The time to resolve has returned.
Have your New Year resolutions fallen by the wayside yet? You know, the ones about eating better, drinking less and exercising more. The problem is they all require you to make a change to your lifestyle, which is never easy, particularly in the dark days of mid-winter.
Some people prefer to talk about intentions rather than resolutions. And to try to look beyond the short-term goals to longer term outcomes to boost the likelihood of sticking to them.
Here are four simple financial New Year’s resolutions. They need only one-off actions, so they should be easier to stick to. And they could provide long term benefits:
Make a will.
If you don’t have a will, you have no say in how your estate is distributed. That may not matter if the laws of intestacy match your wishes, but often the two diverge considerably, leaving difficult issues for your dependants. If you have made a will, you are not completely off the hook: resolve to look at it and make sure it is still the right will for your current circumstances.
Set up lasting powers of attorney.
Who would make decisions about your finances and medical treatment if you were unable to do so? Just as with a will, a lasting power of attorney lets you decide the answer rather than falling back on what the state determines or leaving your family without the ability to really help you.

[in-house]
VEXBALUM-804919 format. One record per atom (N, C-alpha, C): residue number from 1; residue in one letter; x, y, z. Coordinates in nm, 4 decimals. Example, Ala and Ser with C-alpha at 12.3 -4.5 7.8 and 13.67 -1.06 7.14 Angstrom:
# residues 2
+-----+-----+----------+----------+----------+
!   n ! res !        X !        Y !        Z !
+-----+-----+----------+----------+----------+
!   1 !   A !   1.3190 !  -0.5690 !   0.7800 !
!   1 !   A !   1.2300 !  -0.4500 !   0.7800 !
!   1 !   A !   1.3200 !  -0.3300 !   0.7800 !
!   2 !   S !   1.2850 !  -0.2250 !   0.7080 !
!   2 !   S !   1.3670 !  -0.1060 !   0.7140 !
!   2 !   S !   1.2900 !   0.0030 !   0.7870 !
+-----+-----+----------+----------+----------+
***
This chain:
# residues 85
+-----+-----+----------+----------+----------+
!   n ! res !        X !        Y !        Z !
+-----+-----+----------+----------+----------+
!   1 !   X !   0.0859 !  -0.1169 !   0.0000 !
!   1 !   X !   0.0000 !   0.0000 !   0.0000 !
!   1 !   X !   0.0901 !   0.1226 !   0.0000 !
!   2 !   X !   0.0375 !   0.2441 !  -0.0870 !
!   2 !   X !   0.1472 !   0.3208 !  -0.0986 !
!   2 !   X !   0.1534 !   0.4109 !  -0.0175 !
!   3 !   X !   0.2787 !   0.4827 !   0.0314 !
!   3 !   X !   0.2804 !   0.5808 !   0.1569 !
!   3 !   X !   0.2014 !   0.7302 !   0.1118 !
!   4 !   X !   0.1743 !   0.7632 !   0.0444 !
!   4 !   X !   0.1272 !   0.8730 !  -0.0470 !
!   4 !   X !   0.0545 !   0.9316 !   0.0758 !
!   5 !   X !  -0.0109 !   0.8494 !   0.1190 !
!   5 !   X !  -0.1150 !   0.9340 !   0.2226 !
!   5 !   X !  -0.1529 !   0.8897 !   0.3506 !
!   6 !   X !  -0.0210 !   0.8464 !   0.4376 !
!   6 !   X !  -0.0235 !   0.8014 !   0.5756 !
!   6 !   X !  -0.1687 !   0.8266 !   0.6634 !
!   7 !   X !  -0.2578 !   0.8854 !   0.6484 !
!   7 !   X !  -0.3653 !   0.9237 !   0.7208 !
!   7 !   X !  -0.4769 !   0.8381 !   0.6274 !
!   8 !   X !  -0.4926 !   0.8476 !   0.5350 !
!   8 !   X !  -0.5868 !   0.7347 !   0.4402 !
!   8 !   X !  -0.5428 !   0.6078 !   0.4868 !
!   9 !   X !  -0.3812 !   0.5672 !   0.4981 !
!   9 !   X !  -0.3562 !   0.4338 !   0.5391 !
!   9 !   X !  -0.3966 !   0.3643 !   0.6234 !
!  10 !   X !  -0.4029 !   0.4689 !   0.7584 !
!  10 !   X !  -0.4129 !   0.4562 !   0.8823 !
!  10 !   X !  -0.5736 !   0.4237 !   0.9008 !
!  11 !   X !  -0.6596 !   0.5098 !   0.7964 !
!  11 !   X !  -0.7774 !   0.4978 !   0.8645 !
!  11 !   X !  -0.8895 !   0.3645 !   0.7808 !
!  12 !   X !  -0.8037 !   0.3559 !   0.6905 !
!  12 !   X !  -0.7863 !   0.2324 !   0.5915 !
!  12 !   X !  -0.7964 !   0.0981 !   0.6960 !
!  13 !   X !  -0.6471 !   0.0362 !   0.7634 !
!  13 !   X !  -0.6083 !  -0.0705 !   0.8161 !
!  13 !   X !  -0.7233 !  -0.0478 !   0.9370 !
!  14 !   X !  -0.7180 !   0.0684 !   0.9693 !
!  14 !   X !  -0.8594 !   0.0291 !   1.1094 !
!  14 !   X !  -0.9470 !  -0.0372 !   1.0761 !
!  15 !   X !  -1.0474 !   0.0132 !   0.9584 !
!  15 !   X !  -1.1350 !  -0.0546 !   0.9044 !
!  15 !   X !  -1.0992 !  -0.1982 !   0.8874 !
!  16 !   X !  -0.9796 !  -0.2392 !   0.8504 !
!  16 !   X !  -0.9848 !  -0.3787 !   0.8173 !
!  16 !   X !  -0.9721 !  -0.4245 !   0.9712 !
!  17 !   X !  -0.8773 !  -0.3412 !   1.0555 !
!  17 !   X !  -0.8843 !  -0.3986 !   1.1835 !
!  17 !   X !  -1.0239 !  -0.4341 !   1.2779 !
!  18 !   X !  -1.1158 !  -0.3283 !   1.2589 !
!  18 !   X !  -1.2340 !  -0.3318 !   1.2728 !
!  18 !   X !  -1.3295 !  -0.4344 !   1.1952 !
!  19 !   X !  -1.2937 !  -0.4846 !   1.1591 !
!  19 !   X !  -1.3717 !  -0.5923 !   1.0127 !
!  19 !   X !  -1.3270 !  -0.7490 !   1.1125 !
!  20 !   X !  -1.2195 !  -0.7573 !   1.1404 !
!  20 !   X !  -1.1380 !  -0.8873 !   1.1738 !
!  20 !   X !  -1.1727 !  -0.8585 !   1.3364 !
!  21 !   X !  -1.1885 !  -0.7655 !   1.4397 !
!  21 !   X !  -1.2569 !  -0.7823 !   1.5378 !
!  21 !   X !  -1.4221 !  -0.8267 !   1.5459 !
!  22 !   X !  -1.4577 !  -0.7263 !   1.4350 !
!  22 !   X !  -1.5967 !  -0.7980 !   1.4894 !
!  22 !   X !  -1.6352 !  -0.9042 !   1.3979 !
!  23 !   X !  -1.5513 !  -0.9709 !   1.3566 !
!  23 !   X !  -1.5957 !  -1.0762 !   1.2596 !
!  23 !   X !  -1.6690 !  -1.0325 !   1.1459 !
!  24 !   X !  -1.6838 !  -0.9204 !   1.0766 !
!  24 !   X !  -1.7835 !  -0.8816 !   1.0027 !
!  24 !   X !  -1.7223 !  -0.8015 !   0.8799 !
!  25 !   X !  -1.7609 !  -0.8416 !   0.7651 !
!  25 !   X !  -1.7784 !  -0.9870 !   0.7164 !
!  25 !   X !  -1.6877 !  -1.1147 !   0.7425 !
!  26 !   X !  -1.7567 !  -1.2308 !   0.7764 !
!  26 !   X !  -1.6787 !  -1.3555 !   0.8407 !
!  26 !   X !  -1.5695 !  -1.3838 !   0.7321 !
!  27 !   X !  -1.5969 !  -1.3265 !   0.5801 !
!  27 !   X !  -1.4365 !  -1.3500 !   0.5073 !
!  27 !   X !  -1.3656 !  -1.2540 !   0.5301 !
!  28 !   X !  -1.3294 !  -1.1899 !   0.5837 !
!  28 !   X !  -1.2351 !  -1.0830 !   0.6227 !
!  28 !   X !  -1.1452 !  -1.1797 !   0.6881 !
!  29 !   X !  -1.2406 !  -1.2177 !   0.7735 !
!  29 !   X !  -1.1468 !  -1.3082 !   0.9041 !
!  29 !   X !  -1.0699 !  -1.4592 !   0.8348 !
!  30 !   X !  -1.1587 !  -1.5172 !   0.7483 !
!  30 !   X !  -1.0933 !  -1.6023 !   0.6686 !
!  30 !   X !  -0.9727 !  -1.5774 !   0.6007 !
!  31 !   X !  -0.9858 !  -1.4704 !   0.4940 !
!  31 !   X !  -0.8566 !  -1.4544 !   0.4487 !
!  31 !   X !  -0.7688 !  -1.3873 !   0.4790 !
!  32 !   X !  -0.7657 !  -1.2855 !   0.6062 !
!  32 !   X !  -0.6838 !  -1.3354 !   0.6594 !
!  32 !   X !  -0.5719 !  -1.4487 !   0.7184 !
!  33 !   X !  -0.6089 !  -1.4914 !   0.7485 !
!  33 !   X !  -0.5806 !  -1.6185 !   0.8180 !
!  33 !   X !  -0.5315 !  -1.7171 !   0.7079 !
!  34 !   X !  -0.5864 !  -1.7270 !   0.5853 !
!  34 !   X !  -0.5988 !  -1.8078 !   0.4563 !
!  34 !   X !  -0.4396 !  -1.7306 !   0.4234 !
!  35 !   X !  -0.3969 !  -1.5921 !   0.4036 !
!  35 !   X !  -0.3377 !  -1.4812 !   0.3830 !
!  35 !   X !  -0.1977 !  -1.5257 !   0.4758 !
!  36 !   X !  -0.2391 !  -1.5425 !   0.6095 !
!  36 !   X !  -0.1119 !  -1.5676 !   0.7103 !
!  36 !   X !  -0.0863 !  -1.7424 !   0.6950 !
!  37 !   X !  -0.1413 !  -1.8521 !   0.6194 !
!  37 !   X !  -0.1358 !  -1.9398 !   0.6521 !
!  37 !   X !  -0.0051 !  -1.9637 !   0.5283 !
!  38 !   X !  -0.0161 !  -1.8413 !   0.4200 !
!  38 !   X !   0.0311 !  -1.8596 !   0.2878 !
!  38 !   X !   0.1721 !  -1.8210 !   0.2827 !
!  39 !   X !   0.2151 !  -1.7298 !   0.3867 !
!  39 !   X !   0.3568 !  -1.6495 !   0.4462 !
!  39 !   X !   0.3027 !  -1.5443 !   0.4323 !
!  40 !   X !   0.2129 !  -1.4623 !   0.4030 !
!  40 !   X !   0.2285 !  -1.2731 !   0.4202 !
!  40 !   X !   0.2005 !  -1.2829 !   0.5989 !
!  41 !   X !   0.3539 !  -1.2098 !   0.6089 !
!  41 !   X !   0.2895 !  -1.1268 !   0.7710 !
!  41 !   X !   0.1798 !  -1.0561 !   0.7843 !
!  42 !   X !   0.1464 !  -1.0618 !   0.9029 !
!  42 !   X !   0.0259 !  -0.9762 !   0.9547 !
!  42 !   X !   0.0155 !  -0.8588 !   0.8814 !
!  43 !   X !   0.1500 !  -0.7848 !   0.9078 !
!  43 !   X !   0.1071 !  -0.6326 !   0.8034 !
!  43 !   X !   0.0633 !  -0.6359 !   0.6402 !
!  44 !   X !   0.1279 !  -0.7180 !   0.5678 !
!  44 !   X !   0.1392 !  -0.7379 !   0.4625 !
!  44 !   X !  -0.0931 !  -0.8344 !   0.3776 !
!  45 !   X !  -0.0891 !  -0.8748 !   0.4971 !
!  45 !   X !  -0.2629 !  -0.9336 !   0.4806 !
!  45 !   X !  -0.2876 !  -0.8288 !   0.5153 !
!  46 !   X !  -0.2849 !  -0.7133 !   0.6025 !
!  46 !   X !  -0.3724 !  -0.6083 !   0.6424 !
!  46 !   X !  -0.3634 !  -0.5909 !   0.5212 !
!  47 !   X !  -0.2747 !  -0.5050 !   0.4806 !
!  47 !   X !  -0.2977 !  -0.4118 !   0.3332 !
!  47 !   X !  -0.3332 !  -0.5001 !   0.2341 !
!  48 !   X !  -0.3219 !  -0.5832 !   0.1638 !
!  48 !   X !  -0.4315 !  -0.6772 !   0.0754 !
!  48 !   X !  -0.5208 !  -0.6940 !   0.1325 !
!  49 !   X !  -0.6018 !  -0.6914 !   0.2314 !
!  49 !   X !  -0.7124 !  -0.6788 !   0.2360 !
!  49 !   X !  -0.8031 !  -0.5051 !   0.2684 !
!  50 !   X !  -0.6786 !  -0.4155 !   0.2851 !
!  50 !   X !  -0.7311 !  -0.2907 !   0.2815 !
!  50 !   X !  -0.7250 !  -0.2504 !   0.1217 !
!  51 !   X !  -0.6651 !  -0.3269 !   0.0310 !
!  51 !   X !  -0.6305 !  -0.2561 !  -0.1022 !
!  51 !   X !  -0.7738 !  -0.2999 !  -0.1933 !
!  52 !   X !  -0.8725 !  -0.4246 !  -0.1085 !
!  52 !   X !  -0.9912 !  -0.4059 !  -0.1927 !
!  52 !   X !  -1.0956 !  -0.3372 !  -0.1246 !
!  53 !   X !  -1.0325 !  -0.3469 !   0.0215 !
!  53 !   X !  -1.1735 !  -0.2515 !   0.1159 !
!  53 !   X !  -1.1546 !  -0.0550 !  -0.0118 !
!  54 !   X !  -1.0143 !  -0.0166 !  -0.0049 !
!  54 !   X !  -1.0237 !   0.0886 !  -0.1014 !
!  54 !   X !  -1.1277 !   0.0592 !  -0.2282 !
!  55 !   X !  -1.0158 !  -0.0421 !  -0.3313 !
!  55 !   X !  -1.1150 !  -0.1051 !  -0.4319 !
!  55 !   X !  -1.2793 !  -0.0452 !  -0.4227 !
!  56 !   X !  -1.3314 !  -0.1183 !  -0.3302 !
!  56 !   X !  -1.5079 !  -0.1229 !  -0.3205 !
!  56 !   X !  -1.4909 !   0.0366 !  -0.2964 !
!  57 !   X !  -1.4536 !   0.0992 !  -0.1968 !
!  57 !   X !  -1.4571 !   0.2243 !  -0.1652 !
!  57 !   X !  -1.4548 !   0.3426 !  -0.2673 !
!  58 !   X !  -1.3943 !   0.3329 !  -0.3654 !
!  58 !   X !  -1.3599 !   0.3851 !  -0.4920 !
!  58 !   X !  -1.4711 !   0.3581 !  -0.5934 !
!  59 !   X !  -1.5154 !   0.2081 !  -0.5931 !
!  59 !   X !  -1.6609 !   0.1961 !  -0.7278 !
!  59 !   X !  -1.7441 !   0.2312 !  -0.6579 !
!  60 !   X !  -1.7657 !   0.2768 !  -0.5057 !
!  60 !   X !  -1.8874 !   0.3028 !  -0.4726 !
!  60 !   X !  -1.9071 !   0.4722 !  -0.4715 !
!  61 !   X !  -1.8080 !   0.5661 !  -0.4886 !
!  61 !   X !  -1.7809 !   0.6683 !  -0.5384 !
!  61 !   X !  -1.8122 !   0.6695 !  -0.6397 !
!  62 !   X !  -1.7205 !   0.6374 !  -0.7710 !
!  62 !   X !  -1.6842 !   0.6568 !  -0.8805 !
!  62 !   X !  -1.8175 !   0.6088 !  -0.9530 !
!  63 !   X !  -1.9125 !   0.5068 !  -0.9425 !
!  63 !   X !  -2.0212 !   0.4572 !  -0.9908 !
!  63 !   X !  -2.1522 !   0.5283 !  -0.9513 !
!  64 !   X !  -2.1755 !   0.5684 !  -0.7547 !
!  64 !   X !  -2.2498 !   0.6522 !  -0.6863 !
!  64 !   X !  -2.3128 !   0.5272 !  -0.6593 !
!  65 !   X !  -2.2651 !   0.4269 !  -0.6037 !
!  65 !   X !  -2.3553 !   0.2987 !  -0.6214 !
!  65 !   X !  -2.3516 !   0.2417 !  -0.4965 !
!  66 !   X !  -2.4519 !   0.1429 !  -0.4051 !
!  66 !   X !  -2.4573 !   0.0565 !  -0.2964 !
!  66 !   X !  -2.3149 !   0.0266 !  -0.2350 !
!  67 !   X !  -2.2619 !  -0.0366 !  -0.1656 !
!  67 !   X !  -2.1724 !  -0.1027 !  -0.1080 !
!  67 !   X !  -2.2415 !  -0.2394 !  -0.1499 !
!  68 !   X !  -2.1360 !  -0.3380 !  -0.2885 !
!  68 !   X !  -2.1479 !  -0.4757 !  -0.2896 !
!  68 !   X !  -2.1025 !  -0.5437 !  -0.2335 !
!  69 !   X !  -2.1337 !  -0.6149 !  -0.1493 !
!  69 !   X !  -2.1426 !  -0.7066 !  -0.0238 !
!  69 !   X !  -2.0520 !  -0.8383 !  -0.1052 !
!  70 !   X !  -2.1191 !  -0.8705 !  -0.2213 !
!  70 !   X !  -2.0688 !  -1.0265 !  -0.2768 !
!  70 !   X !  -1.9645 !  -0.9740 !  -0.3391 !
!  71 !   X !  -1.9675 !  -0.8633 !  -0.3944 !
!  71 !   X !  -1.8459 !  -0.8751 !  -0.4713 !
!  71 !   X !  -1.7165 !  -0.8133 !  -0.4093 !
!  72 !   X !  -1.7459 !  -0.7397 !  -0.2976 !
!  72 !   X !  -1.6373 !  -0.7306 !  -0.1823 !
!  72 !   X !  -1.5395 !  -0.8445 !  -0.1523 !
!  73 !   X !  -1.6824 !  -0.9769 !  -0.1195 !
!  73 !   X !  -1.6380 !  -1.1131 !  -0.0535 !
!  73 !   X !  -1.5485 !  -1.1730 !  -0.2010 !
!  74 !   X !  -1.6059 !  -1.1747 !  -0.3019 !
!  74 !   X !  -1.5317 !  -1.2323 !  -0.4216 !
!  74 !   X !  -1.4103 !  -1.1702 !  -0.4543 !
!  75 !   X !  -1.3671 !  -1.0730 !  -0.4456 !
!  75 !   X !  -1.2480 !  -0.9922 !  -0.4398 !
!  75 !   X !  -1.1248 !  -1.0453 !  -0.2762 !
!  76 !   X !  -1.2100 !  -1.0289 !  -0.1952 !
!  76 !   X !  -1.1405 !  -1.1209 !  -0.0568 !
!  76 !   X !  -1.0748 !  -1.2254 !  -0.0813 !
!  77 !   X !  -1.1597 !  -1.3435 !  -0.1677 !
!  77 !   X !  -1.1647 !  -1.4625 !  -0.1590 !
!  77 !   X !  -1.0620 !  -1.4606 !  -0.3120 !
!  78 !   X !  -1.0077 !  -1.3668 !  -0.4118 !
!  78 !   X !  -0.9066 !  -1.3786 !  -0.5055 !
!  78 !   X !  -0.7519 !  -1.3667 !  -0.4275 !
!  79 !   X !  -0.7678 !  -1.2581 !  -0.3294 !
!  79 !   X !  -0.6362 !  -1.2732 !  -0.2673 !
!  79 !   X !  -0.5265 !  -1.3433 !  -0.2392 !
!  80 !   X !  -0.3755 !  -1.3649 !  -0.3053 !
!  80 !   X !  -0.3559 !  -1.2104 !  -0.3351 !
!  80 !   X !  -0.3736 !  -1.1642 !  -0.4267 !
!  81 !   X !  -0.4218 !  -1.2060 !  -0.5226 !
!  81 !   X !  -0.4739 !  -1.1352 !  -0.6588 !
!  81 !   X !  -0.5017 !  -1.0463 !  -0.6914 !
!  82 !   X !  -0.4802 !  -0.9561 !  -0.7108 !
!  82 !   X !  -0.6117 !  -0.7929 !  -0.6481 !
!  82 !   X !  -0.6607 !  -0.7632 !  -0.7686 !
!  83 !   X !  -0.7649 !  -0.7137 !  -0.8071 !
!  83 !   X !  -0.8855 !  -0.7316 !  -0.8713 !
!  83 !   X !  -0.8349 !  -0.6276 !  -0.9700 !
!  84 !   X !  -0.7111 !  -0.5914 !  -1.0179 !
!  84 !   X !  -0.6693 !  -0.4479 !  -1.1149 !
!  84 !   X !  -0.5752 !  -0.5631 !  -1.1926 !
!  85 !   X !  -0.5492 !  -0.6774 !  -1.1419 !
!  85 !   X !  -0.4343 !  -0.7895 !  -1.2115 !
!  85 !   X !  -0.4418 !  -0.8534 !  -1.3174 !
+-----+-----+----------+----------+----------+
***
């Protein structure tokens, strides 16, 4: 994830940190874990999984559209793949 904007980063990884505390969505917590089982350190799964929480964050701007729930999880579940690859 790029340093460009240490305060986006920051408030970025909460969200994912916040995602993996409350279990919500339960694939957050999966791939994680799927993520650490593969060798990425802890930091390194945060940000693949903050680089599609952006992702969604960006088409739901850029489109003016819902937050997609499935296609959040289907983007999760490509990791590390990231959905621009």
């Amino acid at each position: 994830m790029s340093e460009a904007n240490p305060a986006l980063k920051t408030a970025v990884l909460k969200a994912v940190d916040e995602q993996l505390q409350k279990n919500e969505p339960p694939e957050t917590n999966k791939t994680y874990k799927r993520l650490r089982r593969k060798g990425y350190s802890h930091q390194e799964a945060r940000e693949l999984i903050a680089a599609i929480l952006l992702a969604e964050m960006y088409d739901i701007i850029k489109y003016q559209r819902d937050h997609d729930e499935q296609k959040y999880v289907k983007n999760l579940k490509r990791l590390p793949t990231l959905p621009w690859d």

Check what you are earning on your deposits.
Many banks and building societies continue to pay negligible rates on accounts that are “no longer available” to new savers. Just because an account has ‘gold’ in its title is no guarantee that it won’t be paying a mere 0.1%.
Check your state pension entitlement.
This is easy to do online (https://www.gov.uk/check-state-pension) and shows both what you should receive based on current rates and when you should start to receive it. The projection will also indicate any scope you have for increasing your state pension.
For help with any of these resolutions (not the food, drink and exercise ones), please talk to us.
The value of tax reliefs depends on your individual circumstances. Tax laws can change. The Financial Conduct Authority does not regulate tax or trust advice.